7. Only water your garden early in the morning or in the evening, so that you can reduce the amount of water that evaporates.
8. Put mulch and compost in your garden, thereby increasing the water retention of your garden and the soil and minimise the evaporation of water.
9. Plant drought tolerant plants or those that are specifically suited to the climatic conditions where you live.
10. Wash your car only when extremely necessary. Or even better wait until the rain comes and then continue the job (if it rains at the right time).
11. Change the cistern on your toilet so that you have a half flush. Half flushes use 5 litres whereas the full flush uses 11 litres. Calculate how many times your toilet is used a day and how much water that will save you and that would certainly cover the cost of the new flush.
12. Change your shower head to a more energy efficient shower head. Your present shower may use up to 25 litres a minute depending on your shower head. A 3 star shower head will use only 9 litres per minute, whereas a 4 star one uses 6 litres per minute. If you don't want to change your shower head then you can limit the amount of minutes you spend in the shower. If you currently have long leisurely showers, then start with 10 minutes and then go to 8 minutes. If you like challenges, you could even go down to 5 or 3 minutes!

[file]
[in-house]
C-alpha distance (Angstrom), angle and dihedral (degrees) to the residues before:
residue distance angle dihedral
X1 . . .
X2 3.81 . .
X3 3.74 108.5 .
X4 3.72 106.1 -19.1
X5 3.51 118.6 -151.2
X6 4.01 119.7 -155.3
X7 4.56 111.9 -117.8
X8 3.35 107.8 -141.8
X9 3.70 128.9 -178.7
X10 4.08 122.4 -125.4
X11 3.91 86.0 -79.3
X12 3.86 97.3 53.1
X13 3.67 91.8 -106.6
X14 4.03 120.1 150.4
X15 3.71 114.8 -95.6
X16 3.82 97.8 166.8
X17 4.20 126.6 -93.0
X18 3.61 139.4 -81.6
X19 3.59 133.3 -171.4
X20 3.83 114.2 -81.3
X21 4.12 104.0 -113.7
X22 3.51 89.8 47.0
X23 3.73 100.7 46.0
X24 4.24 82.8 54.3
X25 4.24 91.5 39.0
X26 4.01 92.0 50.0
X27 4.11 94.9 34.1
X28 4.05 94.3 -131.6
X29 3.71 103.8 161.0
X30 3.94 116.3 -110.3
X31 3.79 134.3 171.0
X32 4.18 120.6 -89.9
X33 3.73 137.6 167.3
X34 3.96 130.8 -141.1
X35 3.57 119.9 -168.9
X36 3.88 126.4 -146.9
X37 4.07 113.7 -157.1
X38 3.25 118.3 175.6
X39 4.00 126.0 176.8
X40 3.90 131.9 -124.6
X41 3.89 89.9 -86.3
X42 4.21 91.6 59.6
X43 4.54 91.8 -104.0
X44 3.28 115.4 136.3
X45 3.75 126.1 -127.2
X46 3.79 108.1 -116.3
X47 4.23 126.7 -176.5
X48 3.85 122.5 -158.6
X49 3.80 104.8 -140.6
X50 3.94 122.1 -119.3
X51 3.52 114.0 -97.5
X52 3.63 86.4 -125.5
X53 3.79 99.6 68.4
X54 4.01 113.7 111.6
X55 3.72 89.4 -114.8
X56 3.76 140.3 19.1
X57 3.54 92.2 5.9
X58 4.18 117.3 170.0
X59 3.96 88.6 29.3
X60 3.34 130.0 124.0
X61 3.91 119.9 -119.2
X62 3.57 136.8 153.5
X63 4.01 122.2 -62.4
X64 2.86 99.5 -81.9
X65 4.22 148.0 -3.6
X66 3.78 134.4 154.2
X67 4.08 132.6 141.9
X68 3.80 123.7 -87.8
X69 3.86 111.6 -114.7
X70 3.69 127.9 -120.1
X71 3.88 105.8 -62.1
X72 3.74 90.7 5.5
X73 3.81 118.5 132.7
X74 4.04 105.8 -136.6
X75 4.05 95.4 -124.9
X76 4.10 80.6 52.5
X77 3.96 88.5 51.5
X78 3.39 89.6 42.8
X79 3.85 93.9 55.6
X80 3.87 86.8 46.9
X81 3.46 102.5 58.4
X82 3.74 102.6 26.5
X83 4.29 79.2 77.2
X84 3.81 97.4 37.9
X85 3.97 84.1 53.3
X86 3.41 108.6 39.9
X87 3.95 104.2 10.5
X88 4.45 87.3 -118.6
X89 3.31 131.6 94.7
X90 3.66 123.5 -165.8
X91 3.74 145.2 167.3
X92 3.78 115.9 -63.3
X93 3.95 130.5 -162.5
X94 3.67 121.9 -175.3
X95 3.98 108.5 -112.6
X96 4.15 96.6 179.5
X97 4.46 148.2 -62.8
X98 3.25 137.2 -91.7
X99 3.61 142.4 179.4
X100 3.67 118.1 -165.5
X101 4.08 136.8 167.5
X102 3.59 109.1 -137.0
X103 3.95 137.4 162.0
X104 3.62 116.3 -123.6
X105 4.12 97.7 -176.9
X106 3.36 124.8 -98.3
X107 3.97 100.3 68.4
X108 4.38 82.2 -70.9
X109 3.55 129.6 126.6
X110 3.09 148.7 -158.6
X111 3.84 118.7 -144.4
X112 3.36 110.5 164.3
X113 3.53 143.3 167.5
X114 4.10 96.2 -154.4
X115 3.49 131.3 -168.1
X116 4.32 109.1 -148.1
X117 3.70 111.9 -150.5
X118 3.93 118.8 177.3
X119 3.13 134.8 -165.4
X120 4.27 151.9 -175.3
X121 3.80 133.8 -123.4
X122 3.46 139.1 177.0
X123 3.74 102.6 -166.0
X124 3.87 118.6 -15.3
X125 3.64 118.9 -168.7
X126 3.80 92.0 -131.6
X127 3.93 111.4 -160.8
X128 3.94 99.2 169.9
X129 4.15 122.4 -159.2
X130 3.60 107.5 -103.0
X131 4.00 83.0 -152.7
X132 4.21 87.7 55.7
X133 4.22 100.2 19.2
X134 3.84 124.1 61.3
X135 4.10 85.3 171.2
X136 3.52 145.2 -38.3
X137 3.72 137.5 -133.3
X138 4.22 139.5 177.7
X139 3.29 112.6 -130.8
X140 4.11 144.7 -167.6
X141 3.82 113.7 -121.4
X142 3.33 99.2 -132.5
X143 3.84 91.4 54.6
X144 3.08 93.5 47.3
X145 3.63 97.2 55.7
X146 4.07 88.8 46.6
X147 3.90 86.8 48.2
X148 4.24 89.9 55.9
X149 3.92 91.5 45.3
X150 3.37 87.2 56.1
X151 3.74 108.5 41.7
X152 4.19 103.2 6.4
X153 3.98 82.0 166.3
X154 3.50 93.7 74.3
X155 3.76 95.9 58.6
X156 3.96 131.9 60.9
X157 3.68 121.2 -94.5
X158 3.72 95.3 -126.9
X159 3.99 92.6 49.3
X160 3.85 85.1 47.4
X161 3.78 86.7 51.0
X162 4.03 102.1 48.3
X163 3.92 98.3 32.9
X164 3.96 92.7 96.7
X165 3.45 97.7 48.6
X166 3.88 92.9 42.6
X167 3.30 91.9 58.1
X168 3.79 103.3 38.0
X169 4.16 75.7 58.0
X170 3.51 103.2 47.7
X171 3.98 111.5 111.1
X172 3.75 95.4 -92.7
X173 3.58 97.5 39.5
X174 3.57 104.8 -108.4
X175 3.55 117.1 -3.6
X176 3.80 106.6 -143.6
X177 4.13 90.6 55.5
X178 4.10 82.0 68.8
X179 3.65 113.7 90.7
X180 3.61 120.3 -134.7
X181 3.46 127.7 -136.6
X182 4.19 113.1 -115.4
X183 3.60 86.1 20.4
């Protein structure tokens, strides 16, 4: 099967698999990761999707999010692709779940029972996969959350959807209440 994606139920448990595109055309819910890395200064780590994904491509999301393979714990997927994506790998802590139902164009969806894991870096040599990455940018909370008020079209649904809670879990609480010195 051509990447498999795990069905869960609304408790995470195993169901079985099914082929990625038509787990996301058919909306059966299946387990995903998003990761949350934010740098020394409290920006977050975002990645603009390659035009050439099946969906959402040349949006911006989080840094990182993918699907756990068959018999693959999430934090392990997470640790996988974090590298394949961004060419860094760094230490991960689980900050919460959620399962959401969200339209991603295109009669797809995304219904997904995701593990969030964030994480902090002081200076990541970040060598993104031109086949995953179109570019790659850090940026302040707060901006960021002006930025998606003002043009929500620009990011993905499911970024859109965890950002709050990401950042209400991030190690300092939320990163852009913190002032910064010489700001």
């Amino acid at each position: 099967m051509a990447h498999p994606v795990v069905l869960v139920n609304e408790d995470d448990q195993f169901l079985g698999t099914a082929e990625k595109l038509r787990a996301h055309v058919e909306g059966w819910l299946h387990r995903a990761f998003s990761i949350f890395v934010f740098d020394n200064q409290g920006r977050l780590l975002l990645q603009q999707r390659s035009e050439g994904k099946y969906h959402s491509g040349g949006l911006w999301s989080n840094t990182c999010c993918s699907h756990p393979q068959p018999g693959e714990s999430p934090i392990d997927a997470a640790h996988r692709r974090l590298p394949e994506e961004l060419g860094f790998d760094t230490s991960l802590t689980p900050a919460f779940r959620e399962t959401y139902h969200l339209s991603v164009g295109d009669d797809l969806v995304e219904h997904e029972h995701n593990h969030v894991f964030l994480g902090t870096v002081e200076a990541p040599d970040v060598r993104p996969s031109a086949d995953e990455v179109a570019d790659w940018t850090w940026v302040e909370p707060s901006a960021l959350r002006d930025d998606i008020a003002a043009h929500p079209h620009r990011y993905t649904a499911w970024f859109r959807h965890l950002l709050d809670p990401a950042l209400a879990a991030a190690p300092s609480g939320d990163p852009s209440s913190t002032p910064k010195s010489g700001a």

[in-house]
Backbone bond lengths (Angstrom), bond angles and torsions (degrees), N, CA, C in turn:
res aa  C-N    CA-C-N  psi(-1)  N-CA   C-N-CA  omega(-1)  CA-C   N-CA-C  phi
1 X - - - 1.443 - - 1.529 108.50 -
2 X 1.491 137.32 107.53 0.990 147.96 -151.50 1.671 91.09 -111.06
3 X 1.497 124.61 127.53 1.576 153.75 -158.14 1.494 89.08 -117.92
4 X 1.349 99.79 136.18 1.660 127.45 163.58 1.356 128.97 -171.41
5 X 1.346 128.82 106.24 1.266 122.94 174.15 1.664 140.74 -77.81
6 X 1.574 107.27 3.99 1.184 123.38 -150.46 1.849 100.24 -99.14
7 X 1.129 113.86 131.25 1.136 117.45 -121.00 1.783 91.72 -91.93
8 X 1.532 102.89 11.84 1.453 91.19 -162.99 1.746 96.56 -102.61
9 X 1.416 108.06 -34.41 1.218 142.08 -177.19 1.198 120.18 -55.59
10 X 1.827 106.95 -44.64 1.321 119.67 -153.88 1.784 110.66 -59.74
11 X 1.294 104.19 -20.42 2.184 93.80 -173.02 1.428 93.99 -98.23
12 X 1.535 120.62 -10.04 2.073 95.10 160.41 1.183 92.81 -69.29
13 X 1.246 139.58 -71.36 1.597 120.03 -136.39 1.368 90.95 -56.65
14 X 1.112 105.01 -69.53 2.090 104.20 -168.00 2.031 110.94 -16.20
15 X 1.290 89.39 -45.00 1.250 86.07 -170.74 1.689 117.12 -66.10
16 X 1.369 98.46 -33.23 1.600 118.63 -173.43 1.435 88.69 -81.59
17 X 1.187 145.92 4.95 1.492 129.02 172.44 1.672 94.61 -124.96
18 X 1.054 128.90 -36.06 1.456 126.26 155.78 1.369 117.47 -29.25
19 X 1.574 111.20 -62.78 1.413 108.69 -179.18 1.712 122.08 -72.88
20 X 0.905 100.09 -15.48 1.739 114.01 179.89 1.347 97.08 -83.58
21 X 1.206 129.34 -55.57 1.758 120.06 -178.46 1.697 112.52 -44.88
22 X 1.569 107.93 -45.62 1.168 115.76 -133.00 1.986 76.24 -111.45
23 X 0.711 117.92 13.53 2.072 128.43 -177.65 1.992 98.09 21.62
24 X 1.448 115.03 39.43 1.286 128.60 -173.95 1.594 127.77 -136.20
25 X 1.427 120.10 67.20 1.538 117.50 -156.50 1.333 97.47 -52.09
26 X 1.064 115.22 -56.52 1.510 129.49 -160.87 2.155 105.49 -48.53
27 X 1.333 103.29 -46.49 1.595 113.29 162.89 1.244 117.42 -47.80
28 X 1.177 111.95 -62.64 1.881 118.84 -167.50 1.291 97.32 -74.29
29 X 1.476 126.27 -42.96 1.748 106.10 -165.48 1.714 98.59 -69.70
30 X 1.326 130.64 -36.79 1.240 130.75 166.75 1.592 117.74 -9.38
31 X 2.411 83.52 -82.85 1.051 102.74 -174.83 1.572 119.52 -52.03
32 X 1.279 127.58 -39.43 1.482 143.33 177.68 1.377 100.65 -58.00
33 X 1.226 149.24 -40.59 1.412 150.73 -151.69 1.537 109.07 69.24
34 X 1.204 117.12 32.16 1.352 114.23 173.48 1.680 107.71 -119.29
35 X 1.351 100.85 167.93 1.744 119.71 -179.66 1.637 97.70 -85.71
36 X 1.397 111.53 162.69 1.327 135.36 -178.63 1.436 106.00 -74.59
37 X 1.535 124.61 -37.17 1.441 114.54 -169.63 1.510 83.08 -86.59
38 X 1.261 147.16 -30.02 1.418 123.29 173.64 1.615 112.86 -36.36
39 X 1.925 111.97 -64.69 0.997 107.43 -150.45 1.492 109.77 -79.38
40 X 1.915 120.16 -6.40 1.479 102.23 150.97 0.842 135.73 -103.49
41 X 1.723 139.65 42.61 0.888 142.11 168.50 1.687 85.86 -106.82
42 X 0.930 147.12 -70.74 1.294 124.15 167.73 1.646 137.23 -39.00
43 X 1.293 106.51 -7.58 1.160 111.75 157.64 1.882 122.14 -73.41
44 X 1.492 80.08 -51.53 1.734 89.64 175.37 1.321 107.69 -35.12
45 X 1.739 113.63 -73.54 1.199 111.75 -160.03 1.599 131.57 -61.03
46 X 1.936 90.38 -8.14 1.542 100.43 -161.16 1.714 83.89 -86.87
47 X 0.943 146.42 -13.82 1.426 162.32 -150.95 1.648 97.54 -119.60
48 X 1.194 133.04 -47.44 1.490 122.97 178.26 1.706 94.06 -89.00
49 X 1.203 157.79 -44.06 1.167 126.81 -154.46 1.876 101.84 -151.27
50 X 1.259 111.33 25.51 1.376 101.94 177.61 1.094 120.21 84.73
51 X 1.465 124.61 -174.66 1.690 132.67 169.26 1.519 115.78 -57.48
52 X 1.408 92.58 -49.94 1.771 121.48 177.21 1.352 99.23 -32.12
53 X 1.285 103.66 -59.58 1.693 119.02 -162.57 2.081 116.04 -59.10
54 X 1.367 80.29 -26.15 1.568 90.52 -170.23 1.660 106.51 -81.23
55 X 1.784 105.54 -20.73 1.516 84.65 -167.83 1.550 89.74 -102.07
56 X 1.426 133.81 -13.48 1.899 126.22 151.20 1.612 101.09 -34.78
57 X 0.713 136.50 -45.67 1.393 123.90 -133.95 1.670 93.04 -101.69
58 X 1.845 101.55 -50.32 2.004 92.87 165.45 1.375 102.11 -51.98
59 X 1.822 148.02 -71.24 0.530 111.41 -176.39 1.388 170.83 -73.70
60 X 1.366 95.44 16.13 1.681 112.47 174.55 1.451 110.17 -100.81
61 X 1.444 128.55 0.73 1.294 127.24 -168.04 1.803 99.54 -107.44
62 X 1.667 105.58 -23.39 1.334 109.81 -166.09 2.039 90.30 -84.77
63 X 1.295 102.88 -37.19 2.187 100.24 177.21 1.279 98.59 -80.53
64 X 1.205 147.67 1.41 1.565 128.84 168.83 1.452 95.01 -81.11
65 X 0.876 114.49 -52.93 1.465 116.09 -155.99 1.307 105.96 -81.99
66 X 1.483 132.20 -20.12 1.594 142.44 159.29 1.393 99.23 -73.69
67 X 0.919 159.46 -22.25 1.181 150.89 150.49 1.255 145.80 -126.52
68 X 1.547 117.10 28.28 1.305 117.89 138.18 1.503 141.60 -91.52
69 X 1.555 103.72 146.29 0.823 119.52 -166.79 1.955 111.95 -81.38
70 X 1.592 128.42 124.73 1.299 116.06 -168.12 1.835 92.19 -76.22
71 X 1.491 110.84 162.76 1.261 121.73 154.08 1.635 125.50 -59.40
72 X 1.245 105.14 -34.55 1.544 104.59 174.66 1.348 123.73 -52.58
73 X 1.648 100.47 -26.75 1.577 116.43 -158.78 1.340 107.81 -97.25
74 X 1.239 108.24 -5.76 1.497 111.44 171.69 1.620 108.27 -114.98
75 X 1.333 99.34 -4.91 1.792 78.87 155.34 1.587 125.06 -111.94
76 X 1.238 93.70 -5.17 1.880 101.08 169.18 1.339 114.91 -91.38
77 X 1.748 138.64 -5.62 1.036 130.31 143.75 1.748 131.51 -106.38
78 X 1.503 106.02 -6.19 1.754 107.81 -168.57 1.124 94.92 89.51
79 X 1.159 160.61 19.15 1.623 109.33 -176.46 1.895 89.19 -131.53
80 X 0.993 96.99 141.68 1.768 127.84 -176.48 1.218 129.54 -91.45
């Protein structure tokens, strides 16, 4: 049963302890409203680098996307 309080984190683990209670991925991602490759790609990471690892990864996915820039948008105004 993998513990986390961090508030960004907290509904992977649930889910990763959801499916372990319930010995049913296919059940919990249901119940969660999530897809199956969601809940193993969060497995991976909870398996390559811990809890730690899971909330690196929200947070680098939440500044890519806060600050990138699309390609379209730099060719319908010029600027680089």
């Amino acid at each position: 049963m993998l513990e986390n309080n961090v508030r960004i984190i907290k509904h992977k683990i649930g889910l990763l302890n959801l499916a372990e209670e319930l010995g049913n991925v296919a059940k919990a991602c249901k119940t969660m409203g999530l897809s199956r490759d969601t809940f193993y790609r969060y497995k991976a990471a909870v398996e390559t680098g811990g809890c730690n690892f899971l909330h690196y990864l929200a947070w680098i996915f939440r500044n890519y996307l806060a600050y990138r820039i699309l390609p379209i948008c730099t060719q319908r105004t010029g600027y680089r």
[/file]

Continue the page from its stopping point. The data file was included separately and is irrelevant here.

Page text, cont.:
13. Change your taps to low flow taps to save up to 66% of water normally used. It will cost you initially, but in the end you will save on your water bills and you'll be helping the environment.
14. Put the washing machine on when there are full loads whenever possible. A full load uses less water and energy than doing 2 half loads.
15. Get a system to capture rainwater and use that to wash your car or water your plants
16. This might seem radical, but I am going to suggest it anyway! Eat less meat and dairy. Did you know that the livestock and dairy industries are huge water users? Studies show that it takes 20 times more water to raise beef than it does to grow vegetables.
If we all endeavour to do many of these things most of the time, imagine how much water we can save. As Ryunosuke Satoro says, "individually we are one drop, together we are an ocean". So never think that your actions alone are meaningless. Those few litres that you save, turn into many over a day, 100s over a week, 1000s over a month. And if many people do the same, it will have a huge impact on our water sources, and therefore on the earth.
I would love it you can share. Are there any other ways that you can suggest to save water? Which is your most often used way to save water?
And by the way, in case you are loving this topic of water, I found a great water meditation by Barwon Water, it is pretty special so enjoy. Click here to listen.
Photos are taken from Unsplash. The cat is by Kazuki Akayashi, the hose Phil Goodwin and the shower in the desert by Jiggliemon Wilson